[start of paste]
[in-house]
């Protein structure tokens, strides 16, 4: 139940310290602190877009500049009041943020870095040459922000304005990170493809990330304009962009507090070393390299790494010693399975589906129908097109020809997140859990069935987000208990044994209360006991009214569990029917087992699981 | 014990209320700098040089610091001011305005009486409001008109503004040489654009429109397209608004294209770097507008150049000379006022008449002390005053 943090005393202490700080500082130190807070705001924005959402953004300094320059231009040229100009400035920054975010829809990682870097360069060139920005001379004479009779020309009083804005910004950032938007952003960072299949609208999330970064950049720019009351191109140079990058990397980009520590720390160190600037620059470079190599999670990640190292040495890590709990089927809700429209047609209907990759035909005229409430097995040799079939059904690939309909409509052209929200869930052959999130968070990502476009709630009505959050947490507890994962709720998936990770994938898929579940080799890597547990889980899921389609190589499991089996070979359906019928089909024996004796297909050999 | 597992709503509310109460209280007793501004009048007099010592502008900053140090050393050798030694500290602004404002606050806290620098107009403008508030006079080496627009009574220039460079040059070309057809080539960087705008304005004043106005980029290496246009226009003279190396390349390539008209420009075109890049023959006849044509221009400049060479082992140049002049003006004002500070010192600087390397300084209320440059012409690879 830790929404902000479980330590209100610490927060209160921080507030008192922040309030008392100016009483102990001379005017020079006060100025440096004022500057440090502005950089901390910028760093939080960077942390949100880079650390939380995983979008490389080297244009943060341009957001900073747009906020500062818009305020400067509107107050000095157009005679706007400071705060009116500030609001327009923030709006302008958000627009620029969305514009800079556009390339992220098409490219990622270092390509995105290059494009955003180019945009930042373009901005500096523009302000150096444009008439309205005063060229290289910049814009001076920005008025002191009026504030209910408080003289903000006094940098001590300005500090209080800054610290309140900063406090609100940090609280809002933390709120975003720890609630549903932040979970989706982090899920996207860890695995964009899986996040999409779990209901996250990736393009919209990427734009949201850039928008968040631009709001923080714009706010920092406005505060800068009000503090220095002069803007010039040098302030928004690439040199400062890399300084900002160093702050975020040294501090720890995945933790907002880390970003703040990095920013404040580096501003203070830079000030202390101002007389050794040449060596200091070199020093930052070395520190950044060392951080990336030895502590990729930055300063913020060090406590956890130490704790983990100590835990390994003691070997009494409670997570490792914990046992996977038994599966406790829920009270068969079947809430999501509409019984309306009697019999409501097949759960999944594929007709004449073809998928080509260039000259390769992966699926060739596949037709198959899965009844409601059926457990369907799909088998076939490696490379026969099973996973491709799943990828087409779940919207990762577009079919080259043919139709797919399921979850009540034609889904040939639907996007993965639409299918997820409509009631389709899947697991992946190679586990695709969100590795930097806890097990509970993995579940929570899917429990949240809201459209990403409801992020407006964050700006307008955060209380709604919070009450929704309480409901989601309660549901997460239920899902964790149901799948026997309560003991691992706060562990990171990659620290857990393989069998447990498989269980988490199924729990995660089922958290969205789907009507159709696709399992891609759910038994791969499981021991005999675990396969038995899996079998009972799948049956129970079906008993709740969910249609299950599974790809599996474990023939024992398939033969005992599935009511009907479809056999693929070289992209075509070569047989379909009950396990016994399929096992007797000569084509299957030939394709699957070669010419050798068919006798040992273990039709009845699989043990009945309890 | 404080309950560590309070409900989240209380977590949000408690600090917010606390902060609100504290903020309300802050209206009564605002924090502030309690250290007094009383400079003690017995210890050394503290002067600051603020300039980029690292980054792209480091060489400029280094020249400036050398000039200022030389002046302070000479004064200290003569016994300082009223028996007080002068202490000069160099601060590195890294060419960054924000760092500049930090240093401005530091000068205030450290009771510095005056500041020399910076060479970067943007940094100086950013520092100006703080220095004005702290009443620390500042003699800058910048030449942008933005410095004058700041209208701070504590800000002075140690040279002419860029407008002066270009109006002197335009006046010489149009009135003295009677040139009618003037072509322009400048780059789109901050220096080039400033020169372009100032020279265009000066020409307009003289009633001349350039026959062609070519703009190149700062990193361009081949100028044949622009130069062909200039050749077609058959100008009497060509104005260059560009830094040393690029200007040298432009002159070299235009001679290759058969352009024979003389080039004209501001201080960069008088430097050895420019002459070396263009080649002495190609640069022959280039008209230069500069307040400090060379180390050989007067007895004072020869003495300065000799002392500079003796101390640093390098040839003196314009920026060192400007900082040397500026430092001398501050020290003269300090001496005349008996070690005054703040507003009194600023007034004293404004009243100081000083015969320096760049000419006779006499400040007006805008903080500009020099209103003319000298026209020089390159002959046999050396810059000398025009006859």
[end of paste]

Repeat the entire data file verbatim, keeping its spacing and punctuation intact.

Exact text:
[in-house]
């Protein structure tokens, strides 16, 4: 139940310290602190877009500049009041943020870095040459922000304005990170493809990330304009962009507090070393390299790494010693399975589906129908097109020809997140859990069935987000208990044994209360006991009214569990029917087992699981 | 014990209320700098040089610091001011305005009486409001008109503004040489654009429109397209608004294209770097507008150049000379006022008449002390005053 943090005393202490700080500082130190807070705001924005959402953004300094320059231009040229100009400035920054975010829809990682870097360069060139920005001379004479009779020309009083804005910004950032938007952003960072299949609208999330970064950049720019009351191109140079990058990397980009520590720390160190600037620059470079190599999670990640190292040495890590709990089927809700429209047609209907990759035909005229409430097995040799079939059904690939309909409509052209929200869930052959999130968070990502476009709630009505959050947490507890994962709720998936990770994938898929579940080799890597547990889980899921389609190589499991089996070979359906019928089909024996004796297909050999 | 597992709503509310109460209280007793501004009048007099010592502008900053140090050393050798030694500290602004404002606050806290620098107009403008508030006079080496627009009574220039460079040059070309057809080539960087705008304005004043106005980029290496246009226009003279190396390349390539008209420009075109890049023959006849044509221009400049060479082992140049002049003006004002500070010192600087390397300084209320440059012409690879 830790929404902000479980330590209100610490927060209160921080507030008192922040309030008392100016009483102990001379005017020079006060100025440096004022500057440090502005950089901390910028760093939080960077942390949100880079650390939380995983979008490389080297244009943060341009957001900073747009906020500062818009305020400067509107107050000095157009005679706007400071705060009116500030609001327009923030709006302008958000627009620029969305514009800079556009390339992220098409490219990622270092390509995105290059494009955003180019945009930042373009901005500096523009302000150096444009008439309205005063060229290289910049814009001076920005008025002191009026504030209910408080003289903000006094940098001590300005500090209080800054610290309140900063406090609100940090609280809002933390709120975003720890609630549903932040979970989706982090899920996207860890695995964009899986996040999409779990209901996250990736393009919209990427734009949201850039928008968040631009709001923080714009706010920092406005505060800068009000503090220095002069803007010039040098302030928004690439040199400062890399300084900002160093702050975020040294501090720890995945933790907002880390970003703040990095920013404040580096501003203070830079000030202390101002007389050794040449060596200091070199020093930052070395520190950044060392951080990336030895502590990729930055300063913020060090406590956890130490704790983990100590835990390994003691070997009494409670997570490792914990046992996977038994599966406790829920009270068969079947809430999501509409019984309306009697019999409501097949759960999944594929007709004449073809998928080509260039000259390769992966699926060739596949037709198959899965009844409601059926457990369907799909088998076939490696490379026969099973996973491709799943990828087409779940919207990762577009079919080259043919139709797919399921979850009540034609889904040939639907996007993965639409299918997820409509009631389709899947697991992946190679586990695709969100590795930097806890097990509970993995579940929570899917429990949240809201459209990403409801992020407006964050700006307008955060209380709604919070009450929704309480409901989601309660549901997460239920899902964790149901799948026997309560003991691992706060562990990171990659620290857990393989069998447990498989269980988490199924729990995660089922958290969205789907009507159709696709399992891609759910038994791969499981021991005999675990396969038995899996079998009972799948049956129970079906008993709740969910249609299950599974790809599996474990023939024992398939033969005992599935009511009907479809056999693929070289992209075509070569047989379909009950396990016994399929096992007797000569084509299957030939394709699957070669010419050798068919006798040992273990039709009845699989043990009945309890 | 404080309950560590309070409900989240209380977590949000408690600090917010606390902060609100504290903020309300802050209206009564605002924090502030309690250290007094009383400079003690017995210890050394503290002067600051603020300039980029690292980054792209480091060489400029280094020249400036050398000039200022030389002046302070000479004064200290003569016994300082009223028996007080002068202490000069160099601060590195890294060419960054924000760092500049930090240093401005530091000068205030450290009771510095005056500041020399910076060479970067943007940094100086950013520092100006703080220095004005702290009443620390500042003699800058910048030449942008933005410095004058700041209208701070504590800000002075140690040279002419860029407008002066270009109006002197335009006046010489149009009135003295009677040139009618003037072509322009400048780059789109901050220096080039400033020169372009100032020279265009000066020409307009003289009633001349350039026959062609070519703009190149700062990193361009081949100028044949622009130069062909200039050749077609058959100008009497060509104005260059560009830094040393690029200007040298432009002159070299235009001679290759058969352009024979003389080039004209501001201080960069008088430097050895420019002459070396263009080649002495190609640069022959280039008209230069500069307040400090060379180390050989007067007895004072020869003495300065000799002392500079003796101390640093390098040839003196314009920026060192400007900082040397500026430092001398501050020290003269300090001496005349008996070690005054703040507003009194600023007034004293404004009243100081000083015969320096760049000419006779006499400040007006805008903080500009020099209103003319000298026209020089390159002959046999050396810059000398025009006859």